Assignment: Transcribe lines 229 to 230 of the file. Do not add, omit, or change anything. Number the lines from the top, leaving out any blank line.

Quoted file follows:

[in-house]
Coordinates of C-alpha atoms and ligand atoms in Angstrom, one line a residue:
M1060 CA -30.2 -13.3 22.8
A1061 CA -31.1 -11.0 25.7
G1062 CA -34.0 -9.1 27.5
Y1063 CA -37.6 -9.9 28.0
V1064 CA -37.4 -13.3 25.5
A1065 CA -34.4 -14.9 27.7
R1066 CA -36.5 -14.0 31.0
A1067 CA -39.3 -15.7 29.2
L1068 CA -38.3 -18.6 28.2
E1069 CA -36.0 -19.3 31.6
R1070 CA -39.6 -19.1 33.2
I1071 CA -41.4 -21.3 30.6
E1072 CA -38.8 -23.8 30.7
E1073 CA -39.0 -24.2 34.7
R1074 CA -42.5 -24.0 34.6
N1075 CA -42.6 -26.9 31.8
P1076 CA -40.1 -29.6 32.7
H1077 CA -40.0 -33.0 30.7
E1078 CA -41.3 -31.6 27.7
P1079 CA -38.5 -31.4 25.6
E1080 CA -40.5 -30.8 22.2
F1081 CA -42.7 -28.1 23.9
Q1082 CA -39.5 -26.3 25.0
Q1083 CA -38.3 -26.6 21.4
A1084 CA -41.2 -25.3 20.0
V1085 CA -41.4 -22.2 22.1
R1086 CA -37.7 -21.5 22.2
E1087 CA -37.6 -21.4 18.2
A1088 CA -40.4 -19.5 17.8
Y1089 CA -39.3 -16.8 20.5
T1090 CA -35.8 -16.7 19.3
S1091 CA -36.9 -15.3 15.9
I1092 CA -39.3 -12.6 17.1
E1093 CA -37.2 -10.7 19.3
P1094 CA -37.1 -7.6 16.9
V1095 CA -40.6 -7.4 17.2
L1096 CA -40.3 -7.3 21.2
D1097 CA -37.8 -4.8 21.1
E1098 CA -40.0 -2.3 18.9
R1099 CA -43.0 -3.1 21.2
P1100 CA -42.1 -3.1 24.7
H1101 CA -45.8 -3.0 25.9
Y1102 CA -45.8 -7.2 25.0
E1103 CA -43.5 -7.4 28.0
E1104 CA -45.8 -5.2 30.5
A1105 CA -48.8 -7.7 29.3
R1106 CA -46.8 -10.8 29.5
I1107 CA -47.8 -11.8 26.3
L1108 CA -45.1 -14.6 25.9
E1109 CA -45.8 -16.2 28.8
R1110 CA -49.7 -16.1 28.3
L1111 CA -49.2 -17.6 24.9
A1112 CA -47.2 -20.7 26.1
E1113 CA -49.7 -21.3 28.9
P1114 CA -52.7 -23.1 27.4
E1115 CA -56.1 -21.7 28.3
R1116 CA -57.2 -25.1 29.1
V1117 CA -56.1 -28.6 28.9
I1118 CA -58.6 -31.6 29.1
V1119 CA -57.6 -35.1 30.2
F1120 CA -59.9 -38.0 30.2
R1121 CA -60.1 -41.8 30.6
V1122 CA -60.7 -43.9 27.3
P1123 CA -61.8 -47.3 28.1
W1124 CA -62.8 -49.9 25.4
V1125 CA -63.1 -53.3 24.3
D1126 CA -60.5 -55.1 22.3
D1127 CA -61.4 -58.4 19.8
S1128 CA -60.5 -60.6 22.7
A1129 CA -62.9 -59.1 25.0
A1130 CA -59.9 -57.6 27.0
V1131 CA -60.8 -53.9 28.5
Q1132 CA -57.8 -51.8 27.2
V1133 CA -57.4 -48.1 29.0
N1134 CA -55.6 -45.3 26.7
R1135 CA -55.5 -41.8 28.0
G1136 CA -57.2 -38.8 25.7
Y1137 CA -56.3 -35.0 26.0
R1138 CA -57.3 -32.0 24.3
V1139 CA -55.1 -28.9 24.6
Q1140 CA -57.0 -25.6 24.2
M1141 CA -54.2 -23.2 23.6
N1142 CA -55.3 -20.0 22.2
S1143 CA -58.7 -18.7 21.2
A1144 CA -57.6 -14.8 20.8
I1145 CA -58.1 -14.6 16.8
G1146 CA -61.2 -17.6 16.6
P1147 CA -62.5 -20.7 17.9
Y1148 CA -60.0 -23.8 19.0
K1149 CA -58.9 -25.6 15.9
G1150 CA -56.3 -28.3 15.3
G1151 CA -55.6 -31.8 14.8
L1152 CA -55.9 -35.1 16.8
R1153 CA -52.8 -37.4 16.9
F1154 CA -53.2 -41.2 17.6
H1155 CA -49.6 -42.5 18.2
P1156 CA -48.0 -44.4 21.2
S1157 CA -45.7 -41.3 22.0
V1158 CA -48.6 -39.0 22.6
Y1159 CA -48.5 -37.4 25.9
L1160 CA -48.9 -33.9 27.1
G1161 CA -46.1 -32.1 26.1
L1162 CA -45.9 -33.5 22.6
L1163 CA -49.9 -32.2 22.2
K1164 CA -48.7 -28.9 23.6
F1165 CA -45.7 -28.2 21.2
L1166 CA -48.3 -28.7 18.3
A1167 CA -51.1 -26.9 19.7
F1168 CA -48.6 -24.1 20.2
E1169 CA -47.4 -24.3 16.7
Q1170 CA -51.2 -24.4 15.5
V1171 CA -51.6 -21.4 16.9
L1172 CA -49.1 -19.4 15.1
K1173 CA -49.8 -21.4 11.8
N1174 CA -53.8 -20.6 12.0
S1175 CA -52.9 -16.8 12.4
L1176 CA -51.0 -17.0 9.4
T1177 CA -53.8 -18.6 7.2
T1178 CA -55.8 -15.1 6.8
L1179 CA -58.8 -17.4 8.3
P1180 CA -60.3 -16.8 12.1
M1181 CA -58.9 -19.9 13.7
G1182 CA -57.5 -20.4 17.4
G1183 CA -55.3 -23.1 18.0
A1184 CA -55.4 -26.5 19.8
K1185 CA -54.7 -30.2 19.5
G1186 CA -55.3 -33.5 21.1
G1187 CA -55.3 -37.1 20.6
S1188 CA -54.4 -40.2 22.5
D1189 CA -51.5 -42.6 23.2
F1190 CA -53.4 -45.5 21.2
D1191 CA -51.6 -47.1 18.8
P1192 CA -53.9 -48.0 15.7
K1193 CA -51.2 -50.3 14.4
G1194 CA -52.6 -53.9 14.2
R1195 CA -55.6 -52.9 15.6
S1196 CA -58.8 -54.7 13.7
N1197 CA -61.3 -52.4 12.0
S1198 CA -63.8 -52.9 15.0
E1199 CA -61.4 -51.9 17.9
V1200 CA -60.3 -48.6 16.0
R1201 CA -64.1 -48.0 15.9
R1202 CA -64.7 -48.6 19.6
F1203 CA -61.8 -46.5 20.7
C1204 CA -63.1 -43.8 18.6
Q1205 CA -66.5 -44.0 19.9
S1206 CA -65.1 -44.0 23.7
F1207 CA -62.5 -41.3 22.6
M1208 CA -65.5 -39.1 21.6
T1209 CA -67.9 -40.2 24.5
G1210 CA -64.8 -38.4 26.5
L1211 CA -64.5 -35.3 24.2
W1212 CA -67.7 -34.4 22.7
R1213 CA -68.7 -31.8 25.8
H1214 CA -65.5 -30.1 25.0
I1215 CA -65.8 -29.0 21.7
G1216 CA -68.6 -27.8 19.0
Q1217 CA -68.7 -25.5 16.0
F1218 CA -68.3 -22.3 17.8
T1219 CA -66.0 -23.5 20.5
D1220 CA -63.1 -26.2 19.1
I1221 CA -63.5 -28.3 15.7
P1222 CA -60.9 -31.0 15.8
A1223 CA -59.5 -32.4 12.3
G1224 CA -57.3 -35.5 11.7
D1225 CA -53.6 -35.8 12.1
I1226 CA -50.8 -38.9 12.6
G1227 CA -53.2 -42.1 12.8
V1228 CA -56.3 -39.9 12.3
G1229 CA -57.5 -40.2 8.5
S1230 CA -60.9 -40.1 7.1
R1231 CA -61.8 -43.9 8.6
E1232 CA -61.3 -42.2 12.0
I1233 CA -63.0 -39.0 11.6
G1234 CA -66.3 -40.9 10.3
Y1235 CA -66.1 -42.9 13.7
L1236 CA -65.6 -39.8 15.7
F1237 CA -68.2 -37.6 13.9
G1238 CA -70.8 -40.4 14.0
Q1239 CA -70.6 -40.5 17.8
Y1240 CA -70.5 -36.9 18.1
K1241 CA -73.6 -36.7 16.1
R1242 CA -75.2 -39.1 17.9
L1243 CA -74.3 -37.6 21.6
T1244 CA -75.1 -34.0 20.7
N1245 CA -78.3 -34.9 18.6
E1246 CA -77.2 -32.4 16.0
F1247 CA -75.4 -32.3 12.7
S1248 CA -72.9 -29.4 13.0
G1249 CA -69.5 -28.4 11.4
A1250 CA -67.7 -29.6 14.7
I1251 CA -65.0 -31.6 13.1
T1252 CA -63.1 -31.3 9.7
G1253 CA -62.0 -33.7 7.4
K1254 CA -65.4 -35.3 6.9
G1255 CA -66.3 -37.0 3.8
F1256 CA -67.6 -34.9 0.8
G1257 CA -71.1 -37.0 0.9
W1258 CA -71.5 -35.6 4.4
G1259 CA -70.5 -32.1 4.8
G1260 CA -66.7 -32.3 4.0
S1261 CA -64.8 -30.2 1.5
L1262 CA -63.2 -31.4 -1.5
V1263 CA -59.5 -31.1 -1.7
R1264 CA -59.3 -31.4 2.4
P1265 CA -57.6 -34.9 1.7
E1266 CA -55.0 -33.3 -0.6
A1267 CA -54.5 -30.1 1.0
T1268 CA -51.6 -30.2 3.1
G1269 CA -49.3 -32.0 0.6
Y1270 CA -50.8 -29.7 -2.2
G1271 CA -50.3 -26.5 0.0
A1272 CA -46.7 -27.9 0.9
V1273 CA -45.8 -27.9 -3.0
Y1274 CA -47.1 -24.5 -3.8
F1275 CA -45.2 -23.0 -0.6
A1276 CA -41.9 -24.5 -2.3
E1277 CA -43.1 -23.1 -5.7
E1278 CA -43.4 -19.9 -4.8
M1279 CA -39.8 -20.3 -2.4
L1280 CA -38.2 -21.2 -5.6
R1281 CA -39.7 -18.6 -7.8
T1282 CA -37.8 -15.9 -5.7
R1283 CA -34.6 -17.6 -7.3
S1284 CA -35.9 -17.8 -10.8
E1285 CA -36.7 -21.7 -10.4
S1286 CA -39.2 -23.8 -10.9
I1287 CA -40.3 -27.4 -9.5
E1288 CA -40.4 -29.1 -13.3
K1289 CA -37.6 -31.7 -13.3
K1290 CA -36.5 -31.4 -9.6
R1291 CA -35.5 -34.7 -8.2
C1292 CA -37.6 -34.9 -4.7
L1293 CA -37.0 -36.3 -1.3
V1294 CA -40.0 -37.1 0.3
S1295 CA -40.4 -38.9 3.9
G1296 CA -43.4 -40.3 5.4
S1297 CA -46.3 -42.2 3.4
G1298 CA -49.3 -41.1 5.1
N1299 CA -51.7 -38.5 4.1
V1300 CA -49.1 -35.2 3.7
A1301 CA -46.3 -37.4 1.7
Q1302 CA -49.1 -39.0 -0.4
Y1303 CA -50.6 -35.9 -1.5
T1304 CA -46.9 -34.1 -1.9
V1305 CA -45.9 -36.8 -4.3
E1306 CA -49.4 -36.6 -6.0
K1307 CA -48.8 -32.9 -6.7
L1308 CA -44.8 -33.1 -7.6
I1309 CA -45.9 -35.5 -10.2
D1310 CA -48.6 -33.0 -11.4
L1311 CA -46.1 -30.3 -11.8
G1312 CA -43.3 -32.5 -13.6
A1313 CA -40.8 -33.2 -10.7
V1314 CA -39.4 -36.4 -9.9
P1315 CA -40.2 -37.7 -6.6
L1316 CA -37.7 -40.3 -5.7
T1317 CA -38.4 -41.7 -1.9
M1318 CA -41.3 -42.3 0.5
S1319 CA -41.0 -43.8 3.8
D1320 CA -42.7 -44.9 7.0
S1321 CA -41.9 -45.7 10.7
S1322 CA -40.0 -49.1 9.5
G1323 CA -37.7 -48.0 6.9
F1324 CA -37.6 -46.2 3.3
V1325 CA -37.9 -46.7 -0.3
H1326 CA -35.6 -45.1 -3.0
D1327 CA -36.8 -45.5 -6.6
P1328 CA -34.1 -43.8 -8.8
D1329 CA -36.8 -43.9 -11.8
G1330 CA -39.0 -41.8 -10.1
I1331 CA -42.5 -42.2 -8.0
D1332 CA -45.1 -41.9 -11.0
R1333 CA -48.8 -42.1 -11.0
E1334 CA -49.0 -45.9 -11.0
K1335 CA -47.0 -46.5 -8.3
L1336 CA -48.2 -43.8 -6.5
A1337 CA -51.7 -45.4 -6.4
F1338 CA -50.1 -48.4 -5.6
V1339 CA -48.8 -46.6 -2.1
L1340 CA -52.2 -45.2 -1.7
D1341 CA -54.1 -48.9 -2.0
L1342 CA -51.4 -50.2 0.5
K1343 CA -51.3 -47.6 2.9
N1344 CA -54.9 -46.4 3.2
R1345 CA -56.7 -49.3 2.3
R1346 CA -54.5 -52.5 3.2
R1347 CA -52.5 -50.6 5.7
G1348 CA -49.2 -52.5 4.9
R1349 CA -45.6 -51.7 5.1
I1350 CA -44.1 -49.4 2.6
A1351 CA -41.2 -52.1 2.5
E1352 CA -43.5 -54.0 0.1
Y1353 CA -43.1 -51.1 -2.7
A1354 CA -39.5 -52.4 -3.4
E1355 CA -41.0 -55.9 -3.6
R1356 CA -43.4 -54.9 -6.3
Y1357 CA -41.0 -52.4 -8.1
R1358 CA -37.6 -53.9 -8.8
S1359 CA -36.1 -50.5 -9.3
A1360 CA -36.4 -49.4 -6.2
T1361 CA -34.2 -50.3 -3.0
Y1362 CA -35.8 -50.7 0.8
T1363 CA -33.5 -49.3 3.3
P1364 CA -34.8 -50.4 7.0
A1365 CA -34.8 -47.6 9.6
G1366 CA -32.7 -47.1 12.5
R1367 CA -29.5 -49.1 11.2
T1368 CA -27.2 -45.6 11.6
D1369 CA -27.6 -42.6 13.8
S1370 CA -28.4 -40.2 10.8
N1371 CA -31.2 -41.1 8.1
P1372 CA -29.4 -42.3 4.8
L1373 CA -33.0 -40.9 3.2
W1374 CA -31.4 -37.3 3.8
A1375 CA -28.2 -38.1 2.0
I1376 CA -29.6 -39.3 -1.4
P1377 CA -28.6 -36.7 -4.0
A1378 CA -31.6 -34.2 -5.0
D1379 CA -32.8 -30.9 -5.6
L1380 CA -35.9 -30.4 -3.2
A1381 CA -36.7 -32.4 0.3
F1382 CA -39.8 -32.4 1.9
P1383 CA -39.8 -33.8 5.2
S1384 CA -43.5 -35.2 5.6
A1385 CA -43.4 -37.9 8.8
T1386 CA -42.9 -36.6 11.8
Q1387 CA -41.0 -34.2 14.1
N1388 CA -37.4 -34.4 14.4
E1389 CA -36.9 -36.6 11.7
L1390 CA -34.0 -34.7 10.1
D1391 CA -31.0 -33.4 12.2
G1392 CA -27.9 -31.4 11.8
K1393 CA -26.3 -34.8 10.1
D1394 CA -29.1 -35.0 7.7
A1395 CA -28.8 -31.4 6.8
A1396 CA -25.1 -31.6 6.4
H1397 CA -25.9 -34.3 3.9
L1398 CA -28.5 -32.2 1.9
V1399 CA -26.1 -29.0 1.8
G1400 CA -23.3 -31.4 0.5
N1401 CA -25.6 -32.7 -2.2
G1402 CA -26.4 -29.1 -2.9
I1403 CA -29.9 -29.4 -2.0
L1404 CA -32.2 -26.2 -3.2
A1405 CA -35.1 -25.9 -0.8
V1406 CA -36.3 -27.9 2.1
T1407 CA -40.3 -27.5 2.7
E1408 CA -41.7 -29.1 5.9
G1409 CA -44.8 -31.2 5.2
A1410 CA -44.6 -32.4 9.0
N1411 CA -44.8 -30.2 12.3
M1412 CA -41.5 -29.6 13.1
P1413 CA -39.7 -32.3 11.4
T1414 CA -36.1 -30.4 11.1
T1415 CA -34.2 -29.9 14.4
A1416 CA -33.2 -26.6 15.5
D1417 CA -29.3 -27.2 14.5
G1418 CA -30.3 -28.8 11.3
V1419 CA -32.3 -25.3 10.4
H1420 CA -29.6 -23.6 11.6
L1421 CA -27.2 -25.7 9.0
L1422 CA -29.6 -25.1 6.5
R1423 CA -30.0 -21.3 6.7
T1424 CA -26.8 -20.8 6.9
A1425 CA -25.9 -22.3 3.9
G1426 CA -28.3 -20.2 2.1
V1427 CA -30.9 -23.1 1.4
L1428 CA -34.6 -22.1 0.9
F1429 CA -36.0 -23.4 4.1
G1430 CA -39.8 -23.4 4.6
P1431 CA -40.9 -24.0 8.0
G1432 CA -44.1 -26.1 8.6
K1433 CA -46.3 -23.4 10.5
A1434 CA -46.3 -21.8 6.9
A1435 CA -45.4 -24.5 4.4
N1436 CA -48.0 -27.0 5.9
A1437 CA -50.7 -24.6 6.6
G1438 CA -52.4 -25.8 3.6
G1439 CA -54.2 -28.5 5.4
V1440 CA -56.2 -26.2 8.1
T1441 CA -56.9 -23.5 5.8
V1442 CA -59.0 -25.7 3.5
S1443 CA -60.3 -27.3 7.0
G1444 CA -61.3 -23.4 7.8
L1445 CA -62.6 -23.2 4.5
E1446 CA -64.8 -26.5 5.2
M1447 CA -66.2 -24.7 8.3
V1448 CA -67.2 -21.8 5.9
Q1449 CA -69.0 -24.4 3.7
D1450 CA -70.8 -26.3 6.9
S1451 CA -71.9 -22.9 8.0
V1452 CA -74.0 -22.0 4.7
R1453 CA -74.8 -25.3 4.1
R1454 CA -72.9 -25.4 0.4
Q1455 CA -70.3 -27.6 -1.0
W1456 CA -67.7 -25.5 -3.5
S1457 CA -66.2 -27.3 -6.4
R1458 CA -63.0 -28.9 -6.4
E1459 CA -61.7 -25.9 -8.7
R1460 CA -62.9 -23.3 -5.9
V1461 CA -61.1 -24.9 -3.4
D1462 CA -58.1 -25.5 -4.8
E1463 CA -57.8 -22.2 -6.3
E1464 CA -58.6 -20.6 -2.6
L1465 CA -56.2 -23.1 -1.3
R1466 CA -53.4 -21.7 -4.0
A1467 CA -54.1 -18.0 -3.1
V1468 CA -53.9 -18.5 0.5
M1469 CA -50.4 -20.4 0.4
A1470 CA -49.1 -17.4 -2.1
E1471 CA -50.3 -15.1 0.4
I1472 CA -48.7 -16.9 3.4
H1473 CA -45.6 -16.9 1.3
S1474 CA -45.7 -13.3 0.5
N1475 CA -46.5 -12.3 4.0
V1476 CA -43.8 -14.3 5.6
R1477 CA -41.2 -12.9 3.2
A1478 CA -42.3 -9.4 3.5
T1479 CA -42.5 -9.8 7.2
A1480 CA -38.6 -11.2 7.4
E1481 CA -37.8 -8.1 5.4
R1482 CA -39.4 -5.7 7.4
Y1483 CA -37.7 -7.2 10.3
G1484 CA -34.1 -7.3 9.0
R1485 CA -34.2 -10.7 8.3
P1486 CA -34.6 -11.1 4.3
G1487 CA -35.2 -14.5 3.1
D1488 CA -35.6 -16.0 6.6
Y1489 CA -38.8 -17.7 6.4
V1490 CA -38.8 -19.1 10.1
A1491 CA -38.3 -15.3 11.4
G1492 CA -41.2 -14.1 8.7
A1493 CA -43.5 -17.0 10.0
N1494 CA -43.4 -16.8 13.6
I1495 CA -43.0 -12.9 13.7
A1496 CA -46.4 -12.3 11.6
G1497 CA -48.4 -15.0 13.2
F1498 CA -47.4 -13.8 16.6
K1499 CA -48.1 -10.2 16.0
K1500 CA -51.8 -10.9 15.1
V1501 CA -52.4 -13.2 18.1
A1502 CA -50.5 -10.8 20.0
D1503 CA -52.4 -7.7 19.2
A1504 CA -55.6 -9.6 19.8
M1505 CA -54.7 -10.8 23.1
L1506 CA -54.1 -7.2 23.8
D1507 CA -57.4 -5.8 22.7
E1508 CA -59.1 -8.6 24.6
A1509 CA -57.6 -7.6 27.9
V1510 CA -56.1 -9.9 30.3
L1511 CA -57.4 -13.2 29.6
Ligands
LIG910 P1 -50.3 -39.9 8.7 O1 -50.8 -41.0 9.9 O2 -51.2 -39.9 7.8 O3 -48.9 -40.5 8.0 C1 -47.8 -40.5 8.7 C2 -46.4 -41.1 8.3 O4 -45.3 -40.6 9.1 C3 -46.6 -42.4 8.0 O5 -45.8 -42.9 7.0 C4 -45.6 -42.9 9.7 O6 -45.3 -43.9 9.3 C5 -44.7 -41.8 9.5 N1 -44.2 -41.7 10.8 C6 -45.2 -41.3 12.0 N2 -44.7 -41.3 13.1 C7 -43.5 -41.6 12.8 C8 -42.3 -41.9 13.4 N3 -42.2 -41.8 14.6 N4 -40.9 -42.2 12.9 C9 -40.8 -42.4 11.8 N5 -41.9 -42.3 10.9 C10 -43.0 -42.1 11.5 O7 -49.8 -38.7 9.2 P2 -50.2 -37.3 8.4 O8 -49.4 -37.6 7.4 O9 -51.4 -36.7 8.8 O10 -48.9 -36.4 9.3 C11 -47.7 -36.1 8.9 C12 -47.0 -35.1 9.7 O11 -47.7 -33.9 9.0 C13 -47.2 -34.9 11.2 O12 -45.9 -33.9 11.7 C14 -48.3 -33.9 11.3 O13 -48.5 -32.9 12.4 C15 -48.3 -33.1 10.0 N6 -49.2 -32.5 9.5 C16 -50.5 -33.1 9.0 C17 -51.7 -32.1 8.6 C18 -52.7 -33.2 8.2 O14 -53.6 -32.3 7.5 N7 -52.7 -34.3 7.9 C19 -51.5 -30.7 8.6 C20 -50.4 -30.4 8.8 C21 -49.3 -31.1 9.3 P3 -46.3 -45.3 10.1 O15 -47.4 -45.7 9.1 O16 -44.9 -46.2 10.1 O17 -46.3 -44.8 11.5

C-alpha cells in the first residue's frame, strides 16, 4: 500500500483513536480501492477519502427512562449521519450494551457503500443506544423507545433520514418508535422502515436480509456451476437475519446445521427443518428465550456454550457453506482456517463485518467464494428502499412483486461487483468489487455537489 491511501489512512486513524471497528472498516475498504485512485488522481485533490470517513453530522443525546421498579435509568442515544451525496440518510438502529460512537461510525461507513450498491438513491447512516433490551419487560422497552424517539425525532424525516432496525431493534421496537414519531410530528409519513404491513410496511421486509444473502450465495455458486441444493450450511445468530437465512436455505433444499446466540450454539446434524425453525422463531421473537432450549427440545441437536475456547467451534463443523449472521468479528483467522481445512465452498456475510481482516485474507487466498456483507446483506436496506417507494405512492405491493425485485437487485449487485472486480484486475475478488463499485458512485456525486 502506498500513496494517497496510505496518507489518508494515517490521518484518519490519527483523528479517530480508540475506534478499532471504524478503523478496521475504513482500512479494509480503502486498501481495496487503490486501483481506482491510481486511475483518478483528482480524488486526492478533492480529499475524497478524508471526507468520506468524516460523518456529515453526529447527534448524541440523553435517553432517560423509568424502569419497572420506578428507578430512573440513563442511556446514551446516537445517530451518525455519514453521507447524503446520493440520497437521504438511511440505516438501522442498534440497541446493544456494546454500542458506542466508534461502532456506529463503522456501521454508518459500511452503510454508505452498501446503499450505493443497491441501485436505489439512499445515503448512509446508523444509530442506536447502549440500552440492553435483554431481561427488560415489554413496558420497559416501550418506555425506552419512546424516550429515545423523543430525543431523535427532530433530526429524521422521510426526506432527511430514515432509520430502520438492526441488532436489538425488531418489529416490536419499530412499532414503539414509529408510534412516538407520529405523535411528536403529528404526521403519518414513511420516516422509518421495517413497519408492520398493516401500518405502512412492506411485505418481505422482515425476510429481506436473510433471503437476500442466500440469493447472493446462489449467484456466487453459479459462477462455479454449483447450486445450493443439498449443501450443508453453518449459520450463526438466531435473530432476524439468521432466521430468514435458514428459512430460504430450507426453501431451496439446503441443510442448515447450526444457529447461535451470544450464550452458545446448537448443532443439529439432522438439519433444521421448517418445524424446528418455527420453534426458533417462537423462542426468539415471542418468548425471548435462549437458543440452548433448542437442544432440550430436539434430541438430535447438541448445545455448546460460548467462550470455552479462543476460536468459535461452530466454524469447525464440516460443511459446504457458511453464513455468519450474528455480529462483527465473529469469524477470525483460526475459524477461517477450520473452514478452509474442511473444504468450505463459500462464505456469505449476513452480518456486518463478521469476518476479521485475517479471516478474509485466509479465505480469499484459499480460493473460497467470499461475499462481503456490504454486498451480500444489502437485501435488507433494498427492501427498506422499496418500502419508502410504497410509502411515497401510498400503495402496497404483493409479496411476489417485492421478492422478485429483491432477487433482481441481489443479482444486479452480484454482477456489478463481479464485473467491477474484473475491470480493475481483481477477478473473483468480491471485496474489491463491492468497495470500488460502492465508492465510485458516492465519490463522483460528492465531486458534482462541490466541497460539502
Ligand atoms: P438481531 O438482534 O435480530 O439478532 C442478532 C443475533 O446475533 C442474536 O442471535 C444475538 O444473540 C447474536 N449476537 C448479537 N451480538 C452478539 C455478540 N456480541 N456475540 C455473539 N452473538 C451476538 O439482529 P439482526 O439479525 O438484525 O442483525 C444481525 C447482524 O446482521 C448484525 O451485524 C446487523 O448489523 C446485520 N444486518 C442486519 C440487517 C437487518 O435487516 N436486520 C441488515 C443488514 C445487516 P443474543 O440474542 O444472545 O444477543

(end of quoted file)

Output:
S1286 CA -39.2 -23.8 -10.9
I1287 CA -40.3 -27.4 -9.5